Don’t forget that a little ‘hanky panky’ is not a crime, especially in France. Sarkozy quickly dumped his wife after the last election and was ‘in the cot’ with Carla Bruni (ex girlfriend to the stars) before the final votes had time to be counted. I won’t even bother to recount the Clinton ‘blue dress’ episode, but enough to say that politics and sex are not strange bedfellows.

What has transpired has shown the whole world that the US justice system as little more than a media circus, and from outside the US, it looks like a system that is easily derailed and open to manipulation. It also appears as if its fragilities may have been used to influence politics on a far away shore. Then again, with the district attorney in New York being an elected post, perhaps there was another element of more local politics at play.

So what’s new? Wherever there is politics, there is filth. Just a pity that the US justice system has been made to look like an immature fool in the process.

Corrupt Justice and Politics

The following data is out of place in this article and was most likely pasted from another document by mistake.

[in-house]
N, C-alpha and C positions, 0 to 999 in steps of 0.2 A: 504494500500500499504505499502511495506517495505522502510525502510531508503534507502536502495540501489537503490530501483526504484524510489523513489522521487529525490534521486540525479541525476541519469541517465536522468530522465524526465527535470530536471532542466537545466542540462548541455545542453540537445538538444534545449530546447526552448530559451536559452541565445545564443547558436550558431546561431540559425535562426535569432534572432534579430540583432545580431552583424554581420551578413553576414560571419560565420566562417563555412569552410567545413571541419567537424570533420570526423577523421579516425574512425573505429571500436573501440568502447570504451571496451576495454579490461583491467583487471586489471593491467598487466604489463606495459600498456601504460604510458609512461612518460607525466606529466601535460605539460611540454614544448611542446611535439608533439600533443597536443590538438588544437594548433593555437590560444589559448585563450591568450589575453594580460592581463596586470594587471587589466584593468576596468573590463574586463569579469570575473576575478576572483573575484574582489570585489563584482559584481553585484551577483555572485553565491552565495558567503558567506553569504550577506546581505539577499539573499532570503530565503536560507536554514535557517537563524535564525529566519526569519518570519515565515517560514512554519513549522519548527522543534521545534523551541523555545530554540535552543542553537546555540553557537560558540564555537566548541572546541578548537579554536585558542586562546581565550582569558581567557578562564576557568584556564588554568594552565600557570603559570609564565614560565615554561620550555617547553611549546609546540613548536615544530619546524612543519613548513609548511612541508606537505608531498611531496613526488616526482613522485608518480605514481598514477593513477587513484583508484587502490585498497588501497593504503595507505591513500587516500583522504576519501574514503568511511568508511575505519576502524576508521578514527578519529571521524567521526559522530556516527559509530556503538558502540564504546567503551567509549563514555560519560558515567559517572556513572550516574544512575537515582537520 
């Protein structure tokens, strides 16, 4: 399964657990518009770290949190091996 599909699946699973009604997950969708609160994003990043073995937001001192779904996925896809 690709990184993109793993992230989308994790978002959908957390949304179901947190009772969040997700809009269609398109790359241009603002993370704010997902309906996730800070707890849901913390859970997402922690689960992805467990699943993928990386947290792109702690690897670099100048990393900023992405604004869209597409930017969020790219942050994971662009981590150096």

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10 thoughts on “Corrupt Justice and Politics

  • 24/08/2011 at 12:17 pm

    What better way For Sarkozy and his cronies to discredit a strong opponent for the office of President of France than to trump up bogus charges against him, thereby ending any notion DSK may have had of standing for the position.

    I would dearly love to know how much that hotel maid was paid by the French.

    Just think back to the Rainbow Warrior incident in New Zealand. When the two French secret service agents who blew up the ship were exposed, the New Zealand government were lent on by the French to release them from prison.

    • 24/08/2011 at 12:27 pm

      Too right Jack. When it comes to dirt in politics, the French seem to have made a fine art of it. The Rainbow Warrior bombing was probably the ultimate act of French arrogance. That no one stayed in a New Zealand jail proves there is no such thing as justice in the realm of politics.

  • 24/08/2011 at 3:38 pm

    …. and how about the way the media treated her, the rape victim who is supposed to get anonymity? And she is doubted because of who she is and because she may have lied once before? In a world like this on one is allowed to pursue justice in rape cases. Also, rape isn’t hanky panky.

    • 24/08/2011 at 3:47 pm

      Amy I have to disagree. Her anonymity was fully protected and she had that at the beginning of this case. The authorities acted correctly in protecting her identity.